Butte - Teton National Park 355 MILES - 6 STAGES

As we leave the mining town of Butte behind, we will quickly return to the natural environment of the Beaverhead-Deerlodge National Park. You are never very far from the Continental Divide in this streamless country. The mixed landscape is of timbered hillsides, eroded rocks and rolling grassland. Here the cows can block your way on the undulating country roads before you drop back down to Interstate 15. And then it’s only up, up and up. The route follows a quad trail to Fleecer Ridge, a section that every Divide rider remembers; maybe it’s the tough uphill, but definitely the neck breaking 38 per cent gradient downhill. Except for the most courageous riders, this is a hike-a-bike section.
After this tricky descent, you can spin the pedals again and cycle onwards through the lush forest to the saloon in Wise River. This little village is surrounded by a half-million acres of peaks, lakes and headwaters in the Pioneer Mountains. This is a village of rustic charm where the only rush hour traffic is the local cattle drive that offers a welcome retreat from the pace of life in the 21st century.
The next dozen miles are well paved but motorized traffic is still a rarity and you are more likely to meet cowboys on their horses driving cattle over the prairie in the traditional way. This is the frontier – you are back in the Wild Wild West.
Along the way, you can treat yourself to a little “luxury” when coming in “off the range” by soaking down in the baths of the Elkhorn Hot Springs before continuing over the wide floodplains to one of the best preserved ghost towns of the American West, the old mining town of Bannack. Gold was discovered in the Grasshopper Creek in 1862, where miners flooded into the area. The town became known as the New Eldorado and the population eventually swelled to some 10,000. Bannack is a good example how a place can change from gold town into ghost town.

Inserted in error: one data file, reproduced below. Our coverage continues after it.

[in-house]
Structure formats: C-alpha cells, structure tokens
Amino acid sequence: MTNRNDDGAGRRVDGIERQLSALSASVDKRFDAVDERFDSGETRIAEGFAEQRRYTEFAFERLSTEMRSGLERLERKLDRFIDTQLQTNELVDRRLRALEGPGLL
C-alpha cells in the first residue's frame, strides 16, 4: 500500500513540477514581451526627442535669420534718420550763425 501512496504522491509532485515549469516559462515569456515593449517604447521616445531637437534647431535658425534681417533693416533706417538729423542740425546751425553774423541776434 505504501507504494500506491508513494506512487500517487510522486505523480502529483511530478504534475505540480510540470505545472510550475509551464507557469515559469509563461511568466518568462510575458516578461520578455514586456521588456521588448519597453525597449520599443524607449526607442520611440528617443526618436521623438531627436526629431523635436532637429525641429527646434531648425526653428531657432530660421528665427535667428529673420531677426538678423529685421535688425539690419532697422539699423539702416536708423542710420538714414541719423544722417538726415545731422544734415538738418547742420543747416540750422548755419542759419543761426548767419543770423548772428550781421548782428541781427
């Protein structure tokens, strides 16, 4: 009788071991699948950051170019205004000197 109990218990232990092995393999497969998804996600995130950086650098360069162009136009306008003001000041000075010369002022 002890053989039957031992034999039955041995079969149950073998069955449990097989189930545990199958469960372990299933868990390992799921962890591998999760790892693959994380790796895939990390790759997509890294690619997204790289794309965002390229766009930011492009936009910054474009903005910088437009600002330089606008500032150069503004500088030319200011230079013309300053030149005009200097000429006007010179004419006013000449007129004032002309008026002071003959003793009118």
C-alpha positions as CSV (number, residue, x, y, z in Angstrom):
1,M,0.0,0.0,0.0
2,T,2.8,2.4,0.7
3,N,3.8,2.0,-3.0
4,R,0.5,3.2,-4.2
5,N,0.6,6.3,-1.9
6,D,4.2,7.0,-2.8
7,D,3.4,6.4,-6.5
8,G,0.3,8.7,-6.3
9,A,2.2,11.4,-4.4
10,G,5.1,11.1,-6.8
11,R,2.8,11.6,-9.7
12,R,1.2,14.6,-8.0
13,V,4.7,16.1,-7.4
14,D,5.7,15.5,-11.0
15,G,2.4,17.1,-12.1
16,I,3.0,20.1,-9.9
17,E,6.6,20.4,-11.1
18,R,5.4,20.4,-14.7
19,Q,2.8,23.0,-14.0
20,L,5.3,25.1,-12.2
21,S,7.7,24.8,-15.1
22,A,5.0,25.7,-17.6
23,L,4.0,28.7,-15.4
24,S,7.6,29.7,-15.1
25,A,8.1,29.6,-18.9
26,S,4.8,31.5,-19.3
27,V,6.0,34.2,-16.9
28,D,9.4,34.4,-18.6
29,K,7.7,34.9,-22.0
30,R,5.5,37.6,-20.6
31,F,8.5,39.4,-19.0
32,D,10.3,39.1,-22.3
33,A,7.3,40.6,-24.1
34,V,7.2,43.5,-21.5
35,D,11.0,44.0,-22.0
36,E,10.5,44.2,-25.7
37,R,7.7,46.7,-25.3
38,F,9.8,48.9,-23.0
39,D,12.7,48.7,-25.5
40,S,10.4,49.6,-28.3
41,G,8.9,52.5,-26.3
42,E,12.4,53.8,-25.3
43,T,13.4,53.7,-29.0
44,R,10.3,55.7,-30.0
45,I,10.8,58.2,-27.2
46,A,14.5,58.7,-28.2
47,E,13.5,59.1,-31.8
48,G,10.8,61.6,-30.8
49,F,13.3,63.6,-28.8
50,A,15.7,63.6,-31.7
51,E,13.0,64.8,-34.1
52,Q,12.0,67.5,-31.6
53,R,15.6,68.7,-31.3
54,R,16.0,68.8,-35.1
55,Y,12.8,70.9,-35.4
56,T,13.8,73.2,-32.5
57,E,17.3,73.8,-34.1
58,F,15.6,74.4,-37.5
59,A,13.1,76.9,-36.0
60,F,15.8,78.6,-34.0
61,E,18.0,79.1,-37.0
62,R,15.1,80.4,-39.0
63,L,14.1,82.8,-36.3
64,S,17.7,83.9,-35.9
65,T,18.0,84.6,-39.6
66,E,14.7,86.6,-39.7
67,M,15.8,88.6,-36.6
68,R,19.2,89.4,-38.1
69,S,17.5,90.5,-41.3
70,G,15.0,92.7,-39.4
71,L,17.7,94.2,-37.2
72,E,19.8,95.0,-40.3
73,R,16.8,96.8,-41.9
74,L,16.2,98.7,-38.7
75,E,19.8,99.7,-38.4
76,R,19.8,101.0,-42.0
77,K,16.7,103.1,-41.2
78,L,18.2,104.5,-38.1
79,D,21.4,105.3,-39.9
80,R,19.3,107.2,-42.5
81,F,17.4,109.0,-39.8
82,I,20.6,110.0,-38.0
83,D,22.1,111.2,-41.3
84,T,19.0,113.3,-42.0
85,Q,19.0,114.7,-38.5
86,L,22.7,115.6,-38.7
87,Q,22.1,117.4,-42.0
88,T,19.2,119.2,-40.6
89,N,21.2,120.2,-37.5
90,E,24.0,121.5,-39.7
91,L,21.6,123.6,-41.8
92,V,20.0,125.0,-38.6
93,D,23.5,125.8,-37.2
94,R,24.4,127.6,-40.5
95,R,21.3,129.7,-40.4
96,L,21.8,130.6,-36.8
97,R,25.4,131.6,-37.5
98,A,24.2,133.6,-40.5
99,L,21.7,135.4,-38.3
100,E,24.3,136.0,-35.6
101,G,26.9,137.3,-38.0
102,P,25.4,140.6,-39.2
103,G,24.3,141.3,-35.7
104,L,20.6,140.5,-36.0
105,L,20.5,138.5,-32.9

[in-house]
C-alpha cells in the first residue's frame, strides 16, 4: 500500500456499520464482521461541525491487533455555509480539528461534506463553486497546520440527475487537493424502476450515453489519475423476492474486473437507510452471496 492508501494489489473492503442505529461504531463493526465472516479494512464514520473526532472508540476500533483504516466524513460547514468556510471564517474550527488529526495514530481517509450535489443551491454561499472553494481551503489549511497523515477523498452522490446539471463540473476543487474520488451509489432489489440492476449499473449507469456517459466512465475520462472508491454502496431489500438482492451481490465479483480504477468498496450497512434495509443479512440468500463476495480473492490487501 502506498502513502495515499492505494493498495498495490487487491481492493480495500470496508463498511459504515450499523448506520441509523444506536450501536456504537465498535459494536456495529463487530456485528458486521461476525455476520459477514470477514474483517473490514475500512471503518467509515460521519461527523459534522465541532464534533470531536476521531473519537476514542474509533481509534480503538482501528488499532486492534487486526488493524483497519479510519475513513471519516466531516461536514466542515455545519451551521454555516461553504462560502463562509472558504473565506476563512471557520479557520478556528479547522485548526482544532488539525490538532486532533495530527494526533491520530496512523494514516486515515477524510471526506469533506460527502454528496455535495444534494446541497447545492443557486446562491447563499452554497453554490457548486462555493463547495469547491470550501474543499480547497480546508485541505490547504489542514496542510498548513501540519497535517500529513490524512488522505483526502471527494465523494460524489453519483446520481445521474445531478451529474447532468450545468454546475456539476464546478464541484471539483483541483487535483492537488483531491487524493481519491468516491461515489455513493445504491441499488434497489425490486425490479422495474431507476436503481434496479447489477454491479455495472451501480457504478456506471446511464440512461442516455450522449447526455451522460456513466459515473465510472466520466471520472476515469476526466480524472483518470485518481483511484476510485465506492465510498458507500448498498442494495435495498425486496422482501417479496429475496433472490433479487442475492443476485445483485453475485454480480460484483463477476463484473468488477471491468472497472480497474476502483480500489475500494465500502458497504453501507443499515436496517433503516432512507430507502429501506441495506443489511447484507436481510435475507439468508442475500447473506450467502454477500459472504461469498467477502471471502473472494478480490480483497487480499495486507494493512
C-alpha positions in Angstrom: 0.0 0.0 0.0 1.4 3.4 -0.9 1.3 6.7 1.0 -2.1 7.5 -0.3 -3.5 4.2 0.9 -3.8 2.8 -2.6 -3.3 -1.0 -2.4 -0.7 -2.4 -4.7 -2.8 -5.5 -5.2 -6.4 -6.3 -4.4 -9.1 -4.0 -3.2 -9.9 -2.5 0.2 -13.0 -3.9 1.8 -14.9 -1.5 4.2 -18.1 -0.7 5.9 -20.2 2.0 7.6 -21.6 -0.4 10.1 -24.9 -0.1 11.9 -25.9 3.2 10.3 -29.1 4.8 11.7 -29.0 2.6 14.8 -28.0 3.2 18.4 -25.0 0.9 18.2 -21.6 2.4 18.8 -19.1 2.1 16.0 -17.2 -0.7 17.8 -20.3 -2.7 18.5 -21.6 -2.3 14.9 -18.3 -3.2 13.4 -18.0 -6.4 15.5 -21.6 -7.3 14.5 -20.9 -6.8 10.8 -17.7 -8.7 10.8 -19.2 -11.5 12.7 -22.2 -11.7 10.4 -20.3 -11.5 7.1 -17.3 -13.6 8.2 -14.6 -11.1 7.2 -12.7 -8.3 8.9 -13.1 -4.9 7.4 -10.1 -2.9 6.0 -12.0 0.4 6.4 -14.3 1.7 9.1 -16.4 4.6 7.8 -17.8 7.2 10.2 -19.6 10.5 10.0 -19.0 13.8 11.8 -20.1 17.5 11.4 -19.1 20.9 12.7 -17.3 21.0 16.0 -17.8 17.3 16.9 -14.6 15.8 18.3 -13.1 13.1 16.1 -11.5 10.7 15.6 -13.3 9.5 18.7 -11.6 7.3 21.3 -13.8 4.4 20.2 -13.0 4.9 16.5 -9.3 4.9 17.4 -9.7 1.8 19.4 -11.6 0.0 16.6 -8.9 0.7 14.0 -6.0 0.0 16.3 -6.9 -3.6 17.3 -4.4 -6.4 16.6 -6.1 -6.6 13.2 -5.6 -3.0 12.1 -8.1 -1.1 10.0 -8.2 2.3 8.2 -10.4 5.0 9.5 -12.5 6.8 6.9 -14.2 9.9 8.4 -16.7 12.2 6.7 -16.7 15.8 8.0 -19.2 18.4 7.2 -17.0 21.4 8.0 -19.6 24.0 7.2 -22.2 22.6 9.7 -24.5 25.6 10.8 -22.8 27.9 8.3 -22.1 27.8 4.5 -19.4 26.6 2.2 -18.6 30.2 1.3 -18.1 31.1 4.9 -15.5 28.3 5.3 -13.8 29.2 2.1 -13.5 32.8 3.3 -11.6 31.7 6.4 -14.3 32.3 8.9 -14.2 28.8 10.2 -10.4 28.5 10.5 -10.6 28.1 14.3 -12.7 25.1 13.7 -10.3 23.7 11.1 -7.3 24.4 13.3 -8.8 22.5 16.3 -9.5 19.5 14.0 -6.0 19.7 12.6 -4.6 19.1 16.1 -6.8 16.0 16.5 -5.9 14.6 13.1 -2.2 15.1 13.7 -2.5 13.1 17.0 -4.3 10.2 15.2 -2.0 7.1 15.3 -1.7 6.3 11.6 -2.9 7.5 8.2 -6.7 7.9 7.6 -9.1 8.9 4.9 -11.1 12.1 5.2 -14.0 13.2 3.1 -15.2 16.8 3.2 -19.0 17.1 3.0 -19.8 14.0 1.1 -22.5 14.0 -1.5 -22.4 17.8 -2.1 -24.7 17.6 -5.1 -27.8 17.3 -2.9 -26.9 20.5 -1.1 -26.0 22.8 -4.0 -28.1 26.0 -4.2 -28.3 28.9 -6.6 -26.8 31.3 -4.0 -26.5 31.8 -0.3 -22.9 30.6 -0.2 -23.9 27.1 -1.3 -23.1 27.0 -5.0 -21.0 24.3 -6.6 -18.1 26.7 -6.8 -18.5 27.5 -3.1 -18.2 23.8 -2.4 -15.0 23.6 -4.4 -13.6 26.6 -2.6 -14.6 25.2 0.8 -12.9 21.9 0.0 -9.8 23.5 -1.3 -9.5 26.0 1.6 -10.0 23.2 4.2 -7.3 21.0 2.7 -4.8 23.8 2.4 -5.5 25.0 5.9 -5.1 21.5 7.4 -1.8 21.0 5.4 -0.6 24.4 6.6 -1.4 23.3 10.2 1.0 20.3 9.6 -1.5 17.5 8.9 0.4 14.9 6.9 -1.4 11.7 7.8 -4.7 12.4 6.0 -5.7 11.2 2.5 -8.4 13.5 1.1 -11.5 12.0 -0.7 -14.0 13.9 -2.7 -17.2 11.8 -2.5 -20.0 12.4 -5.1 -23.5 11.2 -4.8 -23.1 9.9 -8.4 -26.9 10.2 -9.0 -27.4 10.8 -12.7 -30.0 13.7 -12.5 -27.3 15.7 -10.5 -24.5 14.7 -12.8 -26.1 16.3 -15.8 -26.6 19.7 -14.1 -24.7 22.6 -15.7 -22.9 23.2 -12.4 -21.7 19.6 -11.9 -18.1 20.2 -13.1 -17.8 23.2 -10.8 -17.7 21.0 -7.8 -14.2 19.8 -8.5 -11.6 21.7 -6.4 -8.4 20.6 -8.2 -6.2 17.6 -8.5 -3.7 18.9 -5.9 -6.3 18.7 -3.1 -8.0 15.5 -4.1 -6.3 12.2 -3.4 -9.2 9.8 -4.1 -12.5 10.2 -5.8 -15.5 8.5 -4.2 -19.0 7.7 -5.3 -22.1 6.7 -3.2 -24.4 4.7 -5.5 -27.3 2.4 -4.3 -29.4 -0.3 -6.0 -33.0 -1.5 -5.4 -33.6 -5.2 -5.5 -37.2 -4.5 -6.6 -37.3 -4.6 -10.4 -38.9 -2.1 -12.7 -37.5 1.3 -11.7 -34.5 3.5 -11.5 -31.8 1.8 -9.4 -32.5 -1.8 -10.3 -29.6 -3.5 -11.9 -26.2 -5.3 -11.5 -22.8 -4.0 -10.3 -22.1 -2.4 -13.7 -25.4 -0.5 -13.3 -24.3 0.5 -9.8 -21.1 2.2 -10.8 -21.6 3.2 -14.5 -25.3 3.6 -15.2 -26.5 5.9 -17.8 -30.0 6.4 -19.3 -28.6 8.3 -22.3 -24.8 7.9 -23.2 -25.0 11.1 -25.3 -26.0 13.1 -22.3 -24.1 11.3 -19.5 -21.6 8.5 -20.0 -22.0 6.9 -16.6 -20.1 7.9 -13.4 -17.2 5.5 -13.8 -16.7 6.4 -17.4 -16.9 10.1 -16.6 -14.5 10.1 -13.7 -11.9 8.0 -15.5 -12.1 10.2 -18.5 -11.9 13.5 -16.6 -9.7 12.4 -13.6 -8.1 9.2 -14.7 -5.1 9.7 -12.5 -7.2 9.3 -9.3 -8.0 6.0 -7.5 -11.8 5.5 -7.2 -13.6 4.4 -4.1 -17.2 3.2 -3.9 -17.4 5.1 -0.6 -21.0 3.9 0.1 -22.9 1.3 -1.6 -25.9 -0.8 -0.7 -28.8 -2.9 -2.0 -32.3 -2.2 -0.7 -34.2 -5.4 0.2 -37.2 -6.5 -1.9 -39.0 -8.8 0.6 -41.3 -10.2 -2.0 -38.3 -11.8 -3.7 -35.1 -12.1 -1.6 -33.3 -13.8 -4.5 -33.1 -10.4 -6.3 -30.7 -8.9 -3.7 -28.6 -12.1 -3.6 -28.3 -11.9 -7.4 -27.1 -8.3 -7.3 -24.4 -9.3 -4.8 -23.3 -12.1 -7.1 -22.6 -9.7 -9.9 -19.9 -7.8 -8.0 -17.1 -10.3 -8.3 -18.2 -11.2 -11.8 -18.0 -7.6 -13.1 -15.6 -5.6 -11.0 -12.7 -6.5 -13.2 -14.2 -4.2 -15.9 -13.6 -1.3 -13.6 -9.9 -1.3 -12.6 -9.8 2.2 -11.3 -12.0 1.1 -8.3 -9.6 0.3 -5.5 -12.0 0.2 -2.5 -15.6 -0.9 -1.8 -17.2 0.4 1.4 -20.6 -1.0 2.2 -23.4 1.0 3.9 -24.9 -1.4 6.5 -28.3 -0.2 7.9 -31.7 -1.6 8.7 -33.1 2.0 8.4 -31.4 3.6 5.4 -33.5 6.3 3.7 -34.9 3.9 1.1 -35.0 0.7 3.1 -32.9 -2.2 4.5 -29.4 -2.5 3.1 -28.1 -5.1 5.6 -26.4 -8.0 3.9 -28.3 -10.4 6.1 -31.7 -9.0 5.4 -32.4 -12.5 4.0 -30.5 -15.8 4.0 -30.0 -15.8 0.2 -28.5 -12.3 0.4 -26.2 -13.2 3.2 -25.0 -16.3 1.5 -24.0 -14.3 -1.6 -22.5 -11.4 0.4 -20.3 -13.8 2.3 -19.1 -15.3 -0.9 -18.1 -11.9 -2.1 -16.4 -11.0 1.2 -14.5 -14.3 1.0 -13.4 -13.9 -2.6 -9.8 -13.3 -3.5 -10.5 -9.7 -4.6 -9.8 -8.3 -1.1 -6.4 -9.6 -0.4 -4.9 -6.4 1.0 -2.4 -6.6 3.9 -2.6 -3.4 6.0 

Not only is the town of Bannack now empty but almost the whole surrounding territory is empty save for some huge cattle ranches. Asphalt gives way to gravel again when you come to the Medicine Lodge Backcountry Byway around the Tendoy Mountains. It’s a scenic 50 miles stretch through the hidden backcountry of southwestern Montana. You’ll get to see the country exactly as it was experienced by the Indian tribes and by the first mountain men. The Bureau of Land Management (BLM) has placed very clear signs along this section of the route reading “impassable when wet” - meaning that you must carry your bike if it rains. If you ignore this warning, your bike will be weighed down with wheel-clogging mud within a few yards and then you will carry your bike and the mud! The Backcountry Byway continues between the high rock cliffs of the Big Sheep Canyon where you will see lots of trout in the clear deep pools of the creek bearing the same name.

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15.10 | 11:40

nog 1 dag en je hebt het gehad!

05.10 | 15:59

Jammer, facebook heb ik niet, maar de foto's spreken boekdelen. Mooie route!!!

03.10 | 23:43

Wat een mooie foto,s harry wat moet jij genieten van die mooie naturen je ziet er nog goed uit

02.10 | 11:42

Maar voor je dat doet, vergeet vooral in Epidaurus niet helemaal bovenin die arena te luisteren naar een of andere muzikant/fluitist die onderaan staat.

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